The Arizona Developmental Disabilities Surveillance Program (ADDSP) has been designated by the Arizona Department of Health Services (ADHS) as the bona fide agent for surveillance of Autism Spectrum Disorders (ASD) and other developmental disabilities (DD) in Arizona and has maintained this designation since 2000. ADDSP is a collaborative effort of the Division of Genetics and Developmental Pediatrics and the College of Public Health at the University of Arizona; the Arizona University Center on Disabilities, University of Arizona Program Site; the ArizonaLEND program; the Arizona Department of Education; and the ADHS. DD included in the surveillance are ASD and intellectual disability (ID). The ADDSP includes multiple sources for case-finding, using both educational and clinical records. As part of the Autism and Developmental Disabilities Monitoring (ADDM) Network, ADDSP applies the case definition standardized across network sites for diagnostic confirmation of DD. ADDSP also provides education and training for medical and non-medical personnel to enhance their capacity to diagnose and report DD. Between 2000 and 2014, the prevalence of ASD among 8-year-olds as measured by the ADDM Network more than doubled, from 6.5 to 16.9 children per 1000.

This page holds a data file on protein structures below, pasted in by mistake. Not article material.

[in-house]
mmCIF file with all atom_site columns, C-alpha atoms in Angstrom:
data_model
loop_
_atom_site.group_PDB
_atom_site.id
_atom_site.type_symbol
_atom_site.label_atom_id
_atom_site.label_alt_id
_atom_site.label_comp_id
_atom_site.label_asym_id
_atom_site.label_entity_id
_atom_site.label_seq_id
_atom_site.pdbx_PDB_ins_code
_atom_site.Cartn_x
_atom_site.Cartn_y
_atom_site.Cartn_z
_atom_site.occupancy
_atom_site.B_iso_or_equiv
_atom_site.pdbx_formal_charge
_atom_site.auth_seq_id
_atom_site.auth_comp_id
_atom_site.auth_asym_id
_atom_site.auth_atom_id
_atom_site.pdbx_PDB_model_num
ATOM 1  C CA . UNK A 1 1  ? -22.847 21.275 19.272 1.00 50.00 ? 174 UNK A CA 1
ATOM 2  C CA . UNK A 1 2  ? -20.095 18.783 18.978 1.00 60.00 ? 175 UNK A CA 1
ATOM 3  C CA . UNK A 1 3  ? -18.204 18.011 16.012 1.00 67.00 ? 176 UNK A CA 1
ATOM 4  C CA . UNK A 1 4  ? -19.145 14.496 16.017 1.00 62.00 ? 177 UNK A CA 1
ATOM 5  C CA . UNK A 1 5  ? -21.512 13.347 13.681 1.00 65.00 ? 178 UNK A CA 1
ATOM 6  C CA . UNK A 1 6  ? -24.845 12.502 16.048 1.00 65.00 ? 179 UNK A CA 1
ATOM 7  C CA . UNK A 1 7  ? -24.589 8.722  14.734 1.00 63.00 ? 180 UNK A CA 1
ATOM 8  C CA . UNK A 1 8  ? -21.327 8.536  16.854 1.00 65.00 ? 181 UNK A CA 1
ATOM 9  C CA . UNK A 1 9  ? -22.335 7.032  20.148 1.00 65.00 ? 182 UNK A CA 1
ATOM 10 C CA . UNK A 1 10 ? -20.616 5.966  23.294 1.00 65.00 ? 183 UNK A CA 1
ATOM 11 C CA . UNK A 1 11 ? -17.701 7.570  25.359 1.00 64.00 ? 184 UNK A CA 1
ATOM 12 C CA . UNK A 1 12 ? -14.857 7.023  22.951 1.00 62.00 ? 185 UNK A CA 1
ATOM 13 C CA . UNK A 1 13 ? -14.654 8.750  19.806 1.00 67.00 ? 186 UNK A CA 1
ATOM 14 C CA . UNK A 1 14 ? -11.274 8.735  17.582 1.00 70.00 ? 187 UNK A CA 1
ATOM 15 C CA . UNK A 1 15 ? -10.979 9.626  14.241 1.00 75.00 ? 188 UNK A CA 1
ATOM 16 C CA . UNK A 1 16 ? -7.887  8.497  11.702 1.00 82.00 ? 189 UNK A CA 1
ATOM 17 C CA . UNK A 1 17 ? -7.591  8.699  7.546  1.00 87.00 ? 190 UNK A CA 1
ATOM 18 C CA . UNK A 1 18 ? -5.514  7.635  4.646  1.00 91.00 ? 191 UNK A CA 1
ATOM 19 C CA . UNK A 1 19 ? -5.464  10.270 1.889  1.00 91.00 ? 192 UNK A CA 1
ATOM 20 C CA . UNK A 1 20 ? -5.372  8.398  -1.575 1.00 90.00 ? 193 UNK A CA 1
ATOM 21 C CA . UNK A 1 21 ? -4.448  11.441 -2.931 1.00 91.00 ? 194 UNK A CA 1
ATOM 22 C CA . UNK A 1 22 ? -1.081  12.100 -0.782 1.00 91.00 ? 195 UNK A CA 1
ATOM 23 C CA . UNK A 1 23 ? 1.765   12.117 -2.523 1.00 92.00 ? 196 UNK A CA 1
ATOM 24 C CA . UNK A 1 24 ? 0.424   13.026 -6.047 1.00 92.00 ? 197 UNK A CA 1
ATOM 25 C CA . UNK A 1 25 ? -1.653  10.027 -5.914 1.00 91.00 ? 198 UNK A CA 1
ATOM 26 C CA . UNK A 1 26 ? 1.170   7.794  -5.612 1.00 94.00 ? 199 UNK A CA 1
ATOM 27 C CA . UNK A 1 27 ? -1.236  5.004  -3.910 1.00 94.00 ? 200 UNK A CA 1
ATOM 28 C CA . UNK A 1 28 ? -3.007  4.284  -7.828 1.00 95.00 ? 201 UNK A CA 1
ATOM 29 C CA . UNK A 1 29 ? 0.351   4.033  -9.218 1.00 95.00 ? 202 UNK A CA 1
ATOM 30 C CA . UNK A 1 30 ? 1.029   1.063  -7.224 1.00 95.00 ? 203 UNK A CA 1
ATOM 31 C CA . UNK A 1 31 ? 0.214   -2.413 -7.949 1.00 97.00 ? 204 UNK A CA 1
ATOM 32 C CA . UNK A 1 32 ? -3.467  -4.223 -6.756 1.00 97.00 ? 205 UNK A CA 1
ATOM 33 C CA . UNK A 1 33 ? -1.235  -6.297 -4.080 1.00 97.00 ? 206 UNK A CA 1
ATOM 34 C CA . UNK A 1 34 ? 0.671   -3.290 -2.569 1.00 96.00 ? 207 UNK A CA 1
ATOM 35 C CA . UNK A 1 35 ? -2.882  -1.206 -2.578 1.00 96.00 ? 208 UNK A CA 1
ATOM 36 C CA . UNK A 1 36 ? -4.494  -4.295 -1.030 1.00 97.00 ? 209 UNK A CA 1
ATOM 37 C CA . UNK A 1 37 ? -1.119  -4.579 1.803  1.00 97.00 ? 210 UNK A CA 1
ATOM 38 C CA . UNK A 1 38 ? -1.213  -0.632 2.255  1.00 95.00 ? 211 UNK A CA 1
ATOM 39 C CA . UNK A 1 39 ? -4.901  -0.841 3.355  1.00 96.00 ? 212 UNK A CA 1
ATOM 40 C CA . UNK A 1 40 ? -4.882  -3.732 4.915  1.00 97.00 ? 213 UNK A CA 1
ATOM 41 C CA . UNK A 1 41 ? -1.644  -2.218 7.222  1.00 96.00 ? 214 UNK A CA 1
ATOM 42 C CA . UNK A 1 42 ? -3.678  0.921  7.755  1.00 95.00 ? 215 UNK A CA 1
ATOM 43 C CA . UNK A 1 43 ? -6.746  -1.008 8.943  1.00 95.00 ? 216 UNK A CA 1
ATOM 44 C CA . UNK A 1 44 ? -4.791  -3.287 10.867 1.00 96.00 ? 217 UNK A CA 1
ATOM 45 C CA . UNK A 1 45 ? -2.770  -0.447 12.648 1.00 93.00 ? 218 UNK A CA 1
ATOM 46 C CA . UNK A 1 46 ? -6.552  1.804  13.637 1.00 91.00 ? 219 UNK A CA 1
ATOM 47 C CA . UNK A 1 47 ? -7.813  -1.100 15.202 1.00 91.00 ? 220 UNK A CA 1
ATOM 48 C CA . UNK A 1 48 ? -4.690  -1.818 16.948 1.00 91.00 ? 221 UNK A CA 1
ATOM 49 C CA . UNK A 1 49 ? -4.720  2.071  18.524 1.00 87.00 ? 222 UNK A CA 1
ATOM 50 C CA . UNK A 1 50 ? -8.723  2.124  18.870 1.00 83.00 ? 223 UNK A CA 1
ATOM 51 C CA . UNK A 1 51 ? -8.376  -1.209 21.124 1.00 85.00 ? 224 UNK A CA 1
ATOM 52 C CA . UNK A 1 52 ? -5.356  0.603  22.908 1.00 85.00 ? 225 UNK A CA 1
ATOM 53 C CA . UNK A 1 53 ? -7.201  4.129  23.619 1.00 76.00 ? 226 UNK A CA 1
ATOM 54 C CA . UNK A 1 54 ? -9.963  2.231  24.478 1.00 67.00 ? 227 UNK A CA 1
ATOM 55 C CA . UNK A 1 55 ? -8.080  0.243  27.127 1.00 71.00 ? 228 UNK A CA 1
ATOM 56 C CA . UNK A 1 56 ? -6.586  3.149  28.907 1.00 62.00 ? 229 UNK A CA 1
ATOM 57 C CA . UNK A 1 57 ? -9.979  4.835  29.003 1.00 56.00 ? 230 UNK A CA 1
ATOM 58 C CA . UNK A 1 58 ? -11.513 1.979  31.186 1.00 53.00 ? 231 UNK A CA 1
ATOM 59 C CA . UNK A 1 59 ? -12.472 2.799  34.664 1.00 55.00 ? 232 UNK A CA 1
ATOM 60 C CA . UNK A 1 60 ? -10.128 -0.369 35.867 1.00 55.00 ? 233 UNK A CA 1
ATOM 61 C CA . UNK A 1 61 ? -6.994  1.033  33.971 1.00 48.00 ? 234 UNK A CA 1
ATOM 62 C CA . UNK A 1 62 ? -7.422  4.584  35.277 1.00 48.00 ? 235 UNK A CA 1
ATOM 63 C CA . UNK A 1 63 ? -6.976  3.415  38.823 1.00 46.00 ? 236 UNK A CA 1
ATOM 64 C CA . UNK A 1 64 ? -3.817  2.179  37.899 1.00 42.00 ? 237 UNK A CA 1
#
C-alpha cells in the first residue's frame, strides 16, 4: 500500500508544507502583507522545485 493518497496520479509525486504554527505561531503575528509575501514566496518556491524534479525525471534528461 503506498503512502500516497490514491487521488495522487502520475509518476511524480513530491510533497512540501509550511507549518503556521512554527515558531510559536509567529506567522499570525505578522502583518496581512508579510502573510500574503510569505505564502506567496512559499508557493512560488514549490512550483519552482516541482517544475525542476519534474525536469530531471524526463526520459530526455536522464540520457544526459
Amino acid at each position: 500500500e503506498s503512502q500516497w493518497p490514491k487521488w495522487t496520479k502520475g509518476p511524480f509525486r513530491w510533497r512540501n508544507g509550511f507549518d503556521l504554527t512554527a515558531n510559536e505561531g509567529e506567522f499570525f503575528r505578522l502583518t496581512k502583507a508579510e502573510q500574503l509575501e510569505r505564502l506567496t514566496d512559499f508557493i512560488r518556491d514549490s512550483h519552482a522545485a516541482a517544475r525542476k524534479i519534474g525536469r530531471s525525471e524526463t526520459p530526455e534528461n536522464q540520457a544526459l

The ADDSP surveillance area is defined by a contiguous set of school districts in Maricopa County, Arizona and the population under the new program will include both 8-year-old and 4-year-old children who have a parent or guardian residing within this area at any time during one of the two study years, 2018 and 2020. In addition, ADDSP will conduct follow-up on children previously identified by the network at age 8 who will be 16 years of age or older during 2019 – 2022. The follow-up will utilize both educational and medical records regardless of school district, whenever possible.
The purpose of Component A of this application is to demonstrate our capacity to conduct and enhance surveillance of ASD and ID in 4- and 8-year-old children in the same contiguous geographic area in which we have effectively and efficiently conducted surveillance since 2000. The purpose of Component B of this application is to expand our network capacity to include follow-up of previously identified 8-year old children who are now 16-years or older to determine how their clinical and educational status may have changed and to evaluate characteristics identified at age 8 years that predict an advantageous or unfavorable status at age 16. Extensive education and outreach activities will be focused on dissemination of ADDM data to stakeholders, agencies and others involved in public health policy, provision of services, and improvements in access to screening and early intervention. ADDSP will make measureable progress toward the following objectives:
OC1: Improved understanding of ASD, including trends & disparities in ASD prevalence over time and by demographic factors
OC2: Strengthened ASD surveillance among 4-year-old children
OC3: Improved understanding of differences in ASD characteristics by age through
OC4: Stronger relationships between recipient and partners/ data sources through
OC5: Increased dissemination of ADDM data through
OC6: Improved reliability & efficiency of ADDM surveillance through development and systematic adherence
OC11: Improved policies & plans that address ASD research agendas & services for children with ASD